Women With Partner, Baby Gain More Weight Than Single Women
Release Date: January 5, 2010 |
Young women with a weight problem often say the weight started creeping up when they had their first child and they found they had less time to exercise. However, when researchers added up all factors, they found that the fact that a woman is married and has a baby has more influence on weight gain than being physically active.
That is the key message from the Australian Longitudinal Study on Women’s Health, a 10-year study from the School of Human Movement Studies at the University of Queensland. The findings appear online and in the February issue of the American Journal of Preventive Medicine.
“The weight gain appeared to start when they married, then worsened when they had their first child,” said lead author Wendy J. Brown, Ph.D. “There was no effect on the rate of weight gain of having a second baby.”
From 1996 to 2006, researchers periodically surveyed a randomly selected group of 6,458 Australian women ages 18 to 23 at study’s start.
“Women with no partner and no baby averaged 11 pounds over 10 years. With a partner and no baby they gained about 15 pounds, and if they had a partner and a baby they gained 20 pounds,”
“The so-called energy-balance variables like eating too much and moving too little had an effect, but the estimates of weight gain are adjusted for differences in these factors,” she said.
Brown said that young women ages 18 to 33 are gaining weight at a higher rate than their mother’s generation. “If it continues, this generation will end up with more health problems later in life. It is important to understand the causes of this weight gain.”
A U.S. expert offers a different explanation for the weight-gain gap.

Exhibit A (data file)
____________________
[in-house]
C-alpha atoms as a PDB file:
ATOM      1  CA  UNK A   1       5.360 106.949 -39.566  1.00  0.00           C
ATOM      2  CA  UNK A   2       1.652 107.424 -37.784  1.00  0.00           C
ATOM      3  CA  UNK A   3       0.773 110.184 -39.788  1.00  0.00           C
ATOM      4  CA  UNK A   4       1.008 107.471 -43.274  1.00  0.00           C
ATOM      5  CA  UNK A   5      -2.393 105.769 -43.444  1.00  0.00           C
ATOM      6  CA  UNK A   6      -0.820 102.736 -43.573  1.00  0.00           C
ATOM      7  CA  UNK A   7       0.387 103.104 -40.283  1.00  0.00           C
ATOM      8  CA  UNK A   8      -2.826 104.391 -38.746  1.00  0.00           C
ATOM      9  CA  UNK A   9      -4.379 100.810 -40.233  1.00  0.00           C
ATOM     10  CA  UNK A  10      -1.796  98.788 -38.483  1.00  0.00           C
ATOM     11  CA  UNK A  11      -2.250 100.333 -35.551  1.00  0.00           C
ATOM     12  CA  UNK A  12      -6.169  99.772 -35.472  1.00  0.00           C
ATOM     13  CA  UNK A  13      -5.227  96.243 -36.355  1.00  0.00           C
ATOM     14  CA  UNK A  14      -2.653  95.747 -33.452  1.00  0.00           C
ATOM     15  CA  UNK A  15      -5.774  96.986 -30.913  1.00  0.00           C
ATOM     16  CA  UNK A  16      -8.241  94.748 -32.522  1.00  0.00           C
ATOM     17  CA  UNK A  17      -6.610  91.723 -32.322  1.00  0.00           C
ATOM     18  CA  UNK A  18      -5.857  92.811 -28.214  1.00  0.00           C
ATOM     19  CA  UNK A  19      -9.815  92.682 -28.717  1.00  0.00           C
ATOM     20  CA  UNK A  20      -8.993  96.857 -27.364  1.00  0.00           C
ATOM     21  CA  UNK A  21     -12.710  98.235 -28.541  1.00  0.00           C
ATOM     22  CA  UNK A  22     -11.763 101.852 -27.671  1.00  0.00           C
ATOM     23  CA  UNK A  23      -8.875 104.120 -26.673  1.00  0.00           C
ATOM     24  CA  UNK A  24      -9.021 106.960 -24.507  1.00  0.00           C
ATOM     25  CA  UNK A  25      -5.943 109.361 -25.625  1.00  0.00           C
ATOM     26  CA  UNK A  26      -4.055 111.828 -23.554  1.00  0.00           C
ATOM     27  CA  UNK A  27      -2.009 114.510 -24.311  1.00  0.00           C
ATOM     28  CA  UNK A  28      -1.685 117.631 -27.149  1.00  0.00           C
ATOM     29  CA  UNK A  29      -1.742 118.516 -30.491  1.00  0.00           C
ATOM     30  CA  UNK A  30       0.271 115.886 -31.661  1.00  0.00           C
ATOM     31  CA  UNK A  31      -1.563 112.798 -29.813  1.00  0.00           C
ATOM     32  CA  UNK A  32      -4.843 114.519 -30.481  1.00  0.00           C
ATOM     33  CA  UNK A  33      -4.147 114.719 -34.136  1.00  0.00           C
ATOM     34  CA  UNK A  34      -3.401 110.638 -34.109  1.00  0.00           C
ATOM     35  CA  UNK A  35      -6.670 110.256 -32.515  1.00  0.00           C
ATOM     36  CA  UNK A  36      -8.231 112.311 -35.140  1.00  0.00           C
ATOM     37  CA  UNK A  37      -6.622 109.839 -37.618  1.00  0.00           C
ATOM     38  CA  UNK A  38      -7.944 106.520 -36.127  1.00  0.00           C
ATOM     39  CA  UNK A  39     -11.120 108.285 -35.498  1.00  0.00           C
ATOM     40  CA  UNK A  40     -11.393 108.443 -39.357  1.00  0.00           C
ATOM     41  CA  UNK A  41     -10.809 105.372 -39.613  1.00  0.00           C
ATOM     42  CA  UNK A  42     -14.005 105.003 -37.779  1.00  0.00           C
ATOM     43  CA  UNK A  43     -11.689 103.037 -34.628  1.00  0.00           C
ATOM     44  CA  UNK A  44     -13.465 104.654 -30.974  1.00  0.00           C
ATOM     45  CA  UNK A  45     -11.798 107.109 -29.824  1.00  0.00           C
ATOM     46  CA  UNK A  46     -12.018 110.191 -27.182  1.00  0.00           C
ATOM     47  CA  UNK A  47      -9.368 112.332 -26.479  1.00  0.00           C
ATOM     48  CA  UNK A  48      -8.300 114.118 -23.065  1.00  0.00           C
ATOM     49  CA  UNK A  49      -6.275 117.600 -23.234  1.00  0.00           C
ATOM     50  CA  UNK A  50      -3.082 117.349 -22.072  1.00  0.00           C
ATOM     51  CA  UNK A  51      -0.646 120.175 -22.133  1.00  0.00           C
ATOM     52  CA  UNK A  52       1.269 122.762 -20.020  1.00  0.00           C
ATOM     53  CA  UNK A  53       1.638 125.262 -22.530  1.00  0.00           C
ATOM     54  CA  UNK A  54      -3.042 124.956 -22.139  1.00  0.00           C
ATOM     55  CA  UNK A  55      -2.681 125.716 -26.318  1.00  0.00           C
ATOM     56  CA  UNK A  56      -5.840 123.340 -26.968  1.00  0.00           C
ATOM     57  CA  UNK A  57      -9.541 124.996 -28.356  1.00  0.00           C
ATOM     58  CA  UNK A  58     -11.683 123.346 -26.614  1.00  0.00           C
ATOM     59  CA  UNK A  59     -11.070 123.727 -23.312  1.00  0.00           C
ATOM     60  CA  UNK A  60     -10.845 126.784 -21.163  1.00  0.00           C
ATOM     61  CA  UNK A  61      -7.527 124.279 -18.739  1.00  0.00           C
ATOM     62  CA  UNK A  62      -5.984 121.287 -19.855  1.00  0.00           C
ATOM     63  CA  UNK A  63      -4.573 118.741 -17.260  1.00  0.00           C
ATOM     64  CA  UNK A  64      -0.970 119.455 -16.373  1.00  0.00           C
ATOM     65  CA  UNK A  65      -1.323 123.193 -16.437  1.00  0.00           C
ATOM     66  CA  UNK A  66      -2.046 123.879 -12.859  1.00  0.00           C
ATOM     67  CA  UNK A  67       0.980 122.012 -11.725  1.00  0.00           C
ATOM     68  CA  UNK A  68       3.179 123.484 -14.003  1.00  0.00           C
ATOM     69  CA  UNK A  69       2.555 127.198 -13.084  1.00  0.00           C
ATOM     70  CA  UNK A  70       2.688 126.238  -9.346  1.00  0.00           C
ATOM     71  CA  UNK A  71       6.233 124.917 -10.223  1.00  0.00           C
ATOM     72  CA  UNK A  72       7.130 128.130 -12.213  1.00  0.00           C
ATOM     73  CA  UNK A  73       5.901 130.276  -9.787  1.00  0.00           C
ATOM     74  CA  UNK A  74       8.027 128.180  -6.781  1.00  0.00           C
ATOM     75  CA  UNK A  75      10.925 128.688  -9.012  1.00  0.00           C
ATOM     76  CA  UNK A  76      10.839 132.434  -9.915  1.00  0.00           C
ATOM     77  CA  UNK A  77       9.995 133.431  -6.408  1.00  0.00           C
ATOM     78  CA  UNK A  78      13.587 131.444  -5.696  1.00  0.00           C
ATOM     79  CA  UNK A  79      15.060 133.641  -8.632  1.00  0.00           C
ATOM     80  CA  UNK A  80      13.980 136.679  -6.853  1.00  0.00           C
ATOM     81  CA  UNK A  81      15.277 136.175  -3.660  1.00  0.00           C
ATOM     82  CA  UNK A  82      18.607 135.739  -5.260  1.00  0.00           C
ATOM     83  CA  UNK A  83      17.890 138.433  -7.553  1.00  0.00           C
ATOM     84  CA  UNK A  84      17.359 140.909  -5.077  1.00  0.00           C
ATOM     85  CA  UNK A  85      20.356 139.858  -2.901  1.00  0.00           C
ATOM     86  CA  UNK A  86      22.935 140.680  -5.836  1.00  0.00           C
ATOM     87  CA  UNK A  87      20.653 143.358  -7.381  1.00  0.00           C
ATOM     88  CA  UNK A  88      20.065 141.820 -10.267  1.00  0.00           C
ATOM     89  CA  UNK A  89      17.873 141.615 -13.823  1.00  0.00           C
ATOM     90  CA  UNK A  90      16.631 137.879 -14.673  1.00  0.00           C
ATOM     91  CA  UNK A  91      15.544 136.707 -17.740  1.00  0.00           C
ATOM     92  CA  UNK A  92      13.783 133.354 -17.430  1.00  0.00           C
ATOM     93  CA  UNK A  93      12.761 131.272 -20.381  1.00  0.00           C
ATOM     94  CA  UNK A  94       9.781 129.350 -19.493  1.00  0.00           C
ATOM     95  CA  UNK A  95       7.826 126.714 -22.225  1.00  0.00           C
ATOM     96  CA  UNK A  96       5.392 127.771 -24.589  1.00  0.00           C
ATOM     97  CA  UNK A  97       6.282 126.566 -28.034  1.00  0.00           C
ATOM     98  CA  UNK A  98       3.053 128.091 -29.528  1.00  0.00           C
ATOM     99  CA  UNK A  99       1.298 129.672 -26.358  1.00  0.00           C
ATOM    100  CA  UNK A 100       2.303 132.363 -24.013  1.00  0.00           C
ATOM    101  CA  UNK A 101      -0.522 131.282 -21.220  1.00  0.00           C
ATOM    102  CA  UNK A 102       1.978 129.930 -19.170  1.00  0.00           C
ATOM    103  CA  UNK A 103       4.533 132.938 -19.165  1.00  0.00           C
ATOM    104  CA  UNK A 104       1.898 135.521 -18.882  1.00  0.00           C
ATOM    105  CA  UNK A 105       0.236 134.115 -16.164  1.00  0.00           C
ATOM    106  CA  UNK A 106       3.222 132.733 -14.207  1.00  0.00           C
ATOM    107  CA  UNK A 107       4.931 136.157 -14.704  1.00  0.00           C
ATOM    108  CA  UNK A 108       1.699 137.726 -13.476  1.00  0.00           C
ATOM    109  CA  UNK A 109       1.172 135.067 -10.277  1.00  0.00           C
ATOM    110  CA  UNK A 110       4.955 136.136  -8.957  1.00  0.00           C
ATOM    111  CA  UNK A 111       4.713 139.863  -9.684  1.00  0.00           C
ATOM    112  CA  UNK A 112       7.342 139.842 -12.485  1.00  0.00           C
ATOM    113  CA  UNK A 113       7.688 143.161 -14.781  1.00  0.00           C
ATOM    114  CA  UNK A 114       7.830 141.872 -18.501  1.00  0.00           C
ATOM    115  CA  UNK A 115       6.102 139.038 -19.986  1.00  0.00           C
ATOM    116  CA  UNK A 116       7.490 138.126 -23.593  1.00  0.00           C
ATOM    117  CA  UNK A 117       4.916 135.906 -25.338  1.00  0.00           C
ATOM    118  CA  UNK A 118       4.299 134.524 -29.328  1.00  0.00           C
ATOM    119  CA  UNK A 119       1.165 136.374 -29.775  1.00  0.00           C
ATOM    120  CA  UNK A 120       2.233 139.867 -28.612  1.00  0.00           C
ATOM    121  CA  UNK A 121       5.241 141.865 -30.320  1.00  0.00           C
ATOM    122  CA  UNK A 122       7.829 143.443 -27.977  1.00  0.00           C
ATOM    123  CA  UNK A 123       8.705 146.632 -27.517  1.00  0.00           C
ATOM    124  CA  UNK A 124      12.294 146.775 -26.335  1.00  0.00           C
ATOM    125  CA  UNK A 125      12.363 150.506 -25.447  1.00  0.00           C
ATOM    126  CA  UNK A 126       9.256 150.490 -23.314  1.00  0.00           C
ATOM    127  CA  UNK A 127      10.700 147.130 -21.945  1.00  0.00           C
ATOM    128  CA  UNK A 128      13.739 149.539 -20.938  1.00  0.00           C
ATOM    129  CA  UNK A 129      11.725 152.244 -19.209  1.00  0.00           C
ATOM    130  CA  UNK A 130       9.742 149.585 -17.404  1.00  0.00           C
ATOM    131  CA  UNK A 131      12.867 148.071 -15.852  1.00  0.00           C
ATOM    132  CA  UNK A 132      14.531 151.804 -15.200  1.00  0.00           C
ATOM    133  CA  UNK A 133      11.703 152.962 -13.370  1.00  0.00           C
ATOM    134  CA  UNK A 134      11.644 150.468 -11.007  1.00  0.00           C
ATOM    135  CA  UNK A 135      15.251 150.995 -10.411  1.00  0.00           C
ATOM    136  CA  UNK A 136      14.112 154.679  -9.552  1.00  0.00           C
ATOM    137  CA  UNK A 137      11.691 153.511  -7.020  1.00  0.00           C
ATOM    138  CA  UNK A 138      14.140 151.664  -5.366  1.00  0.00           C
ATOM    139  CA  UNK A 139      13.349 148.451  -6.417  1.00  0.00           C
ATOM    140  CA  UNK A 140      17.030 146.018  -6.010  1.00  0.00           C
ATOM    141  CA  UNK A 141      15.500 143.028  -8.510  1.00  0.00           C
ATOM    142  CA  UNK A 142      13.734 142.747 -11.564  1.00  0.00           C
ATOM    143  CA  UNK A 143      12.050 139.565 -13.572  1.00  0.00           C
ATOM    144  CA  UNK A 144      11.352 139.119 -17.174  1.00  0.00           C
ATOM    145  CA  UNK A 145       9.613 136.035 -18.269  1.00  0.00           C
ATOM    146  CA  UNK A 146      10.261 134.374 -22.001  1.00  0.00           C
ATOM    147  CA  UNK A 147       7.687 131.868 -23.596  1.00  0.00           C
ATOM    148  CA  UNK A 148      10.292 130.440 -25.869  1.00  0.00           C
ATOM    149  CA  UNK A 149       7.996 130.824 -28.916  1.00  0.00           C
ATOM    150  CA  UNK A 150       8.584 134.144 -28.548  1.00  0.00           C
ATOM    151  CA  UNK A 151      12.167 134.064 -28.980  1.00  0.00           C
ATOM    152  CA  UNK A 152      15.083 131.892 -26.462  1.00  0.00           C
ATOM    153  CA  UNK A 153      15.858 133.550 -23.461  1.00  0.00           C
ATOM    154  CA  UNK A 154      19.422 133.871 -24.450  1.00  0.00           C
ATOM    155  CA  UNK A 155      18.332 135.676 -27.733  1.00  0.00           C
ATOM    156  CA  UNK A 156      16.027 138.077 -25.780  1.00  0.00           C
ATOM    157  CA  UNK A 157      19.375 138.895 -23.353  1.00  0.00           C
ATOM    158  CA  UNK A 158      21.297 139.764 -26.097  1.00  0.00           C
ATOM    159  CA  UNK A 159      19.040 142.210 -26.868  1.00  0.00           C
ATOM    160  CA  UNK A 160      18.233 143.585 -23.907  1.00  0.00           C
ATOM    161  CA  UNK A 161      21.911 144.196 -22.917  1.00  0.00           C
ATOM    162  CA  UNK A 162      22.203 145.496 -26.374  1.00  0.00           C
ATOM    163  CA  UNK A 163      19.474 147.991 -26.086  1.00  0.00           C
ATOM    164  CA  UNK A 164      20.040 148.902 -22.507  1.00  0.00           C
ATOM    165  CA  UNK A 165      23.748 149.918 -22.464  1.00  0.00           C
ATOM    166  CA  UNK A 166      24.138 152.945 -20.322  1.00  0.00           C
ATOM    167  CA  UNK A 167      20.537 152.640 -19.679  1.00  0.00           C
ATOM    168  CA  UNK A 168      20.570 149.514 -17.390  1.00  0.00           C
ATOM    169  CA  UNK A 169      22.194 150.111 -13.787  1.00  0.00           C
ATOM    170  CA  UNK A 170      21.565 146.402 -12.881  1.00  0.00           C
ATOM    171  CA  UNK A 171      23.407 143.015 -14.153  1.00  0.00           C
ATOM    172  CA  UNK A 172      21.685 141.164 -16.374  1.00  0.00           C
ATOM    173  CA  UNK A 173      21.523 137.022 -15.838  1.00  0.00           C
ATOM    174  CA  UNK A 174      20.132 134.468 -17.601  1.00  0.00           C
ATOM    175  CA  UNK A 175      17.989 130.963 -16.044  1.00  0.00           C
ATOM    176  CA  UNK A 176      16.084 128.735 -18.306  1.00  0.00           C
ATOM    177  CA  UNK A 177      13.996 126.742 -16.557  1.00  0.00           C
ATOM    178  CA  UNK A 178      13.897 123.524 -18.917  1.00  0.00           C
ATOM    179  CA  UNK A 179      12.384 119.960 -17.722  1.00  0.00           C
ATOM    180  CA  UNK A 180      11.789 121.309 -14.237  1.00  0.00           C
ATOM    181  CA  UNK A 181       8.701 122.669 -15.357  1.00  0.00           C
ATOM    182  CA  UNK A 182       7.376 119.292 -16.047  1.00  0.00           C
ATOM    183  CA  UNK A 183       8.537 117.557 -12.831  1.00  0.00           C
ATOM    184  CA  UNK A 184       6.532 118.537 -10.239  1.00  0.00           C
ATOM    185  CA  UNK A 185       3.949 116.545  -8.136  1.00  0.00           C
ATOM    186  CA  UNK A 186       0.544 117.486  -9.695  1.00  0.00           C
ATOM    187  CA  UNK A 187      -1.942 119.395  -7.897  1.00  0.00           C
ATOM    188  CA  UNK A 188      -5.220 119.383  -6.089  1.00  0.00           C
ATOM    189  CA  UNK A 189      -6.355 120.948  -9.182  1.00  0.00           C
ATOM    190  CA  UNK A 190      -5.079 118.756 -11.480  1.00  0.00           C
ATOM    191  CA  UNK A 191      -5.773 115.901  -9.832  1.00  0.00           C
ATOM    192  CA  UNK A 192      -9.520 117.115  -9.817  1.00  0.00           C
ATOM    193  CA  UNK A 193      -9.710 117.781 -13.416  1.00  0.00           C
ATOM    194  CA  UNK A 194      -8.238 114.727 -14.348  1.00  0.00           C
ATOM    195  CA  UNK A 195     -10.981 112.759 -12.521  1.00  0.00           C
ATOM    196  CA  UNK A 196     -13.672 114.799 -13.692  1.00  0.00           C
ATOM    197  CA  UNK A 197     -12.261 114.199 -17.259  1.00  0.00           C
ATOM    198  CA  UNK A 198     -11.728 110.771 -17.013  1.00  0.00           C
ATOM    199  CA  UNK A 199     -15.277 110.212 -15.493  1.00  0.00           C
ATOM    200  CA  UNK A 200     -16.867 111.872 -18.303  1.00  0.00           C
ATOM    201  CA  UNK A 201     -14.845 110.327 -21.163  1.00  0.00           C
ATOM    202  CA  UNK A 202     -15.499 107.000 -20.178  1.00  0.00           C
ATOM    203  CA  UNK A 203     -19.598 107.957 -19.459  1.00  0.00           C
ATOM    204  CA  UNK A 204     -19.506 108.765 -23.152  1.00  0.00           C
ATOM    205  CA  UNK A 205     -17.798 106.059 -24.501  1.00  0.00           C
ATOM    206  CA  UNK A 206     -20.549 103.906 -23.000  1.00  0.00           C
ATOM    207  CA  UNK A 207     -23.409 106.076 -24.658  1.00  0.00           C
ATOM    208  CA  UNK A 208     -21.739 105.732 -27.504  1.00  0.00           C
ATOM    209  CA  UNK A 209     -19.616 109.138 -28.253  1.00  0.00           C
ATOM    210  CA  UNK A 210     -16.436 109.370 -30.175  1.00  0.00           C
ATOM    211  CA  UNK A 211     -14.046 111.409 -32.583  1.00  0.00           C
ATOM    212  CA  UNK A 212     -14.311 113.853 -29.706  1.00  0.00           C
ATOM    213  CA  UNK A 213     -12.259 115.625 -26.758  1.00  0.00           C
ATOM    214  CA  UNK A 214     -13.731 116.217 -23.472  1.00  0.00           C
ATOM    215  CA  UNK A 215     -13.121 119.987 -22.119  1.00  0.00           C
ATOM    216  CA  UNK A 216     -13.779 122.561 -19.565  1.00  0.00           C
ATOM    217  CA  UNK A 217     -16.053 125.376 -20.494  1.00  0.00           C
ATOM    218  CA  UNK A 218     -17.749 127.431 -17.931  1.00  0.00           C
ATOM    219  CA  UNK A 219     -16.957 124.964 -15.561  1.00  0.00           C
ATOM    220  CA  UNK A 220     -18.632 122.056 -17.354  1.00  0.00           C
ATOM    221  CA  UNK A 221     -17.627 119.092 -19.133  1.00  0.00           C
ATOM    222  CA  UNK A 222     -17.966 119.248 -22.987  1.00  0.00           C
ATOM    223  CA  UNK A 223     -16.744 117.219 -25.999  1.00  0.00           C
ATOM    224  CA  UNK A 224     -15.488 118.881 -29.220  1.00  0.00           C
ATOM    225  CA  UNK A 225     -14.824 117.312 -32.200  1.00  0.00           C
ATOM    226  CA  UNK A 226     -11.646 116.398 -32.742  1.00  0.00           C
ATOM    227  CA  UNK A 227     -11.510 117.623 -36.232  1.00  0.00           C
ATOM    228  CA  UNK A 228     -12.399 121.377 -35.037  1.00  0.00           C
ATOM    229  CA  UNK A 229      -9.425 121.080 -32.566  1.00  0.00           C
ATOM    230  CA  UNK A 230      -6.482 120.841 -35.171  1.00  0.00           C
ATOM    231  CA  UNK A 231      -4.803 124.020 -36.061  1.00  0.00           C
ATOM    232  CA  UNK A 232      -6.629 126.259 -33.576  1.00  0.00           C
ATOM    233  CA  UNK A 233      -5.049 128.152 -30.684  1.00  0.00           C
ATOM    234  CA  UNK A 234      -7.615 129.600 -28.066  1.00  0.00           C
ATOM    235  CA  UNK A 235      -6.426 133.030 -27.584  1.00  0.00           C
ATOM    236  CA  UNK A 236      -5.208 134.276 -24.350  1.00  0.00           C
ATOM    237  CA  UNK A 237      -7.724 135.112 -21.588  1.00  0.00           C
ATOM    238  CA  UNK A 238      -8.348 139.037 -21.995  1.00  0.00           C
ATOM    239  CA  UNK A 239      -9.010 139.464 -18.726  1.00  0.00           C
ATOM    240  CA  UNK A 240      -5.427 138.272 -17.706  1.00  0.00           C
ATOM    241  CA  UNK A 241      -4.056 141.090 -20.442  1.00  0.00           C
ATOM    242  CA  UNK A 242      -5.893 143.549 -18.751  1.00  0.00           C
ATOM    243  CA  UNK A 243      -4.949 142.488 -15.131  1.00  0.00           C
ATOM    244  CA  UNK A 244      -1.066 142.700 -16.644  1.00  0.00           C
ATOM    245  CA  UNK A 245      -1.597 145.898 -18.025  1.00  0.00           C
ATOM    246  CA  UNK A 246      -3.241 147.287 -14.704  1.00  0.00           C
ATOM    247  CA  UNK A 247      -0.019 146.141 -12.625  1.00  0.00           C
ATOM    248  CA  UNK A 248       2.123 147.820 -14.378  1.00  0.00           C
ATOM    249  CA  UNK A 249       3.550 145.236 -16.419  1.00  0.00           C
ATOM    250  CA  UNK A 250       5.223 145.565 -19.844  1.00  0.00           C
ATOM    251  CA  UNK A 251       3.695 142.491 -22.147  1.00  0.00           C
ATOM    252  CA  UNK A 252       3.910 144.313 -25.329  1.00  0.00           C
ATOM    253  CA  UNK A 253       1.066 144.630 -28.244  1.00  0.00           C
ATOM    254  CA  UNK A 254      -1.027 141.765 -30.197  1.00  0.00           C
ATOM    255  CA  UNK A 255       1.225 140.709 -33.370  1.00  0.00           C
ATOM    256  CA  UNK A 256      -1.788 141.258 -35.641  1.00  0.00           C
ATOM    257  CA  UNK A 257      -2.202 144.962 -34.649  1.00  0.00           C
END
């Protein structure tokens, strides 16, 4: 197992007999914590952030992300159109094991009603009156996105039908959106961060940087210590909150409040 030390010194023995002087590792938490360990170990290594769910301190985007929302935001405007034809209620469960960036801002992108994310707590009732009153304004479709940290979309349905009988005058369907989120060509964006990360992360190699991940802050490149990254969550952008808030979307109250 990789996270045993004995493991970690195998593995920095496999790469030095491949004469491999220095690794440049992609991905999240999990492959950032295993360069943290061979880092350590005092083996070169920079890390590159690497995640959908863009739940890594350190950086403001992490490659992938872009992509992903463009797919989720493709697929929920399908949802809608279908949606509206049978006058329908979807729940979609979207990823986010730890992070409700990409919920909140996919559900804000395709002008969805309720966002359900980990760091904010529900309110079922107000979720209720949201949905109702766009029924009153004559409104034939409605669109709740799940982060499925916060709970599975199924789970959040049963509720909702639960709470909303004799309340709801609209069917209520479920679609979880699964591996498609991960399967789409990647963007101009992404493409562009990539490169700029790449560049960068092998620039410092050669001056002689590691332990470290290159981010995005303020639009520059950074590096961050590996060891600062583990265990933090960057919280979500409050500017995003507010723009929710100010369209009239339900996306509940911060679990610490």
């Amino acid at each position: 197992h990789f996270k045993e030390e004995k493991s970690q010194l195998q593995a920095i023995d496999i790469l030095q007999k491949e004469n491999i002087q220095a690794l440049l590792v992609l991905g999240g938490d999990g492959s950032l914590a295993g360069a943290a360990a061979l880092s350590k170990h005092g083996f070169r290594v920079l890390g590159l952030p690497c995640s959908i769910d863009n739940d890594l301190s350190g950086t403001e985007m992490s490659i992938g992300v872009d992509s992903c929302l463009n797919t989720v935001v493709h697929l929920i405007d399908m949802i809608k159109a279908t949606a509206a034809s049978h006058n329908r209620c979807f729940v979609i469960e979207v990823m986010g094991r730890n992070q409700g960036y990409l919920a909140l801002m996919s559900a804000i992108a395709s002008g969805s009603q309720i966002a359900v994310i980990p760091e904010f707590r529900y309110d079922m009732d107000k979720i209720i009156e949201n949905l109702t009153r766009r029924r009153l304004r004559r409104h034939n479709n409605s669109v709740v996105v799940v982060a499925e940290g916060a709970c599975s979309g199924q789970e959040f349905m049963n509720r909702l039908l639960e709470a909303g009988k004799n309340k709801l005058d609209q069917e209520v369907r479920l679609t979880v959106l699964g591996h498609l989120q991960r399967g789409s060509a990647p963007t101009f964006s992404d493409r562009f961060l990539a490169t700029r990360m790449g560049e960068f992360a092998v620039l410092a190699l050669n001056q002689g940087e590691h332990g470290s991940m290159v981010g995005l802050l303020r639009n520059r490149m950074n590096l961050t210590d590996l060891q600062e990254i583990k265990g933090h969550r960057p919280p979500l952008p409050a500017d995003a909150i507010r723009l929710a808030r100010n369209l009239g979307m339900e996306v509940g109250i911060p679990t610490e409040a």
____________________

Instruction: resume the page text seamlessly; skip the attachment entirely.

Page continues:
“Eleven pounds gained by single women is interesting. As far as I know, weight gain is not a physiologic consequence of normal aging, but more a reflection of cheap, widely available food, and less physical activity,” said Julie Fagan, M.D., a women’s health specialist with UW Hospital and Clinics in Madison, Wis.
“Weight control issues for married women with kids include less time to prepare nutritious meals and more reliance on fast food, takeout and processed food. Women may overeat due to mindless ingestion of comfort food,” Fagan said. “This is particularly true during the newborn stage. Sleep deprivation can lead to eating to try and fuel the brain to stay awake. We know that people who sleep more tend to weight less.”
Single women “may gain less because they are still dating, want to attract a mate, don’t necessarily eat three large meals daily, and they have more time for exercise,” Fagan suggested.
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FOR MORE INFORMATION:
Reach the Health Behavior News Service, part of the Center for Advancing Health, at hbns-editor@ cfah.org or (202) 387-2829.
American Journal of Preventive Medicine: Contact the editorial office at (858) 534-9340 or eAJPM@ucsd.edu.
Brown WJ, Hockey R, Dobson AJ. Effects of having a baby on weight gain Am J Prev Med 38(2), 2010.
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